#NewRelease: Filthy Marcellos: Lucian #Mafia #Romance - Read Chapter One
Lucian's story in the Filthy Marcellos Trilogy releases today and I am ridiculously excited about it. 

Read on for the entire first chapter. ;) 

Enjoy, 

--Kris



Lucian Marcello is aware of the expectations following him as the oldest son of one of North America’s most infamous Cosa Nostra Dons. Family in his world is more than blood and sharing a last name. It’s the honor, respect, business, and the life. Being a Capo is just a stepping stone until it’s time for him to take on the role of underboss but a chance meeting with her could be the one thing he’d risk it all for.

She is exactly what he didn’t know he was looking for.

Jordyn Reese spends her time trying to stay under the radar of a man who wouldn’t think twice about killing her. Unwillingly affiliated with a dangerous MC gang, her life is dominated by the men surrounding her and her future rests solely in how useful she can be for them. The last thing she needs is some Mafioso gaining her more unwanted attention from the club.

He is everything she should stay away from but can’t.

Notoriously violent when it comes to getting what he wants, Lucian will stop at nothing to make the target on Jordyn’s back disappear. But sometimes the worst threats are the ones you can’t see until it’s too late. The truth behind Lucian’s history is about to take center stage in more ways than one, and it’ll either save him … or kill him.

This world leaves everyone a little filthy.

***

Filthy Marcellos: La Cosa Nostra is not just a choice of regime and routine, it’s a culture. Born as mafia royalty, the Marcello brothers were raised ingrained with the beliefs and rules of what it meant to be a Mafioso prince. It is for life. Their status is considered a given right. They will always be these people. They will always be Marcellos.
 

Buy Links

Amazon ~ Barnes & Noble ~ Kobo ~ iTunes

Chapter One Preview

***
Crouched low, eight-year-old Luciano Grovatti hoped no one passing by the dark alleyway could see his small form resting beside the restaurant dumpster. The roadway and sidewalk seemed busy tonight, but he risked it anyway. It was the best place to find food, even if it was dangerous. On more than one occasion, he’d heard shouts coming from inside the business. He always made sure to hightail it as quick as possible when that happened.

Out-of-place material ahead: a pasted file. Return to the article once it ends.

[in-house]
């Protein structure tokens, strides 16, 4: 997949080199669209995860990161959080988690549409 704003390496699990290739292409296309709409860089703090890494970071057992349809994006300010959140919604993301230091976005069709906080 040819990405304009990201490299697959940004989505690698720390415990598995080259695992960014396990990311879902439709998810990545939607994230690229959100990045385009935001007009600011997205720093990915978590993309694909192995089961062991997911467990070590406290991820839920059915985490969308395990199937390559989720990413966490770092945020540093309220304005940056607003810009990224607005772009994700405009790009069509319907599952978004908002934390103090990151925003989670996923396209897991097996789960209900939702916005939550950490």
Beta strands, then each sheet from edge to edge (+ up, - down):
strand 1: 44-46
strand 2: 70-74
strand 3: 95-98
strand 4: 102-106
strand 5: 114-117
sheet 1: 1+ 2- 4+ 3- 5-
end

The alley smelled awful, like garbage and death. But it was warm, and the sloped roof above provided shelter from the wetness of spring in the city. It was also relatively warmer because of the heating vents blowing out a steady stream of hot air from inside the business.
Soon, he would turn nine.
This was not how he thought he would spend any birthdays.
How many birthdays had passed since he’d been on the streets, now?
Holding up his dirty hand, Luciano ticked off the seasons he’d watched come and go. Spring, fall, winter, and summer. They repeated twice by his count and memory. Two years, he thought. It was an awfully long time for a little boy to be on the streets of New York, slumming it in alleys to find food, and struggling with older squatters for a safe shelter to sleep.
Luciano knew no other way.
At least it was warm enough to keep the shivering at bay tonight.
“Are you hungry, child?”
The voice came from nowhere. It was dark and deep, that of a man. It was also vaguely familiar. He spoke in Italian, not English, though Luciano would have understood either language. Luciano’s eyes popped open to darkness, fear saturating his insides. Instantly his gaze swept the opening of the alleyway to see if someone had slipped in and seen him when he let his guard drop down.
How stupid could he be?
Looking back over his shoulder, Luciano stared directly into the green eyes of a man who kneeled down to his level. Something warm smelling and sugary wafted under the spicy tones of the man’s cologne. In his clean, pressed suit, the man seemed almost regal to the dirty, tiny Luciano. Even his shoes shined in the dank alley.
Holding out a package, the man said, “Take it.”
Luciano hesitated. “No, thank you.”
“It won’t hurt you, I promise. It’s just cookies. Chocolate chip. Fresh from the oven. My favorite.”
Luciano still refused to take the package. Locked in a staring contest with the unknown man, the boy felt like he was being visually searched by the eyes looking him over. Carefully, a hand reached out and brushed the too long hair from Luciano’s forehead with a tenderness that frightened him.
Like a skittish mouse, Luciano moved back quickly, his spine slamming into the dumpster. The man frowned at the obvious display of fear. “I won’t hurt you, child. I could never hurt you.”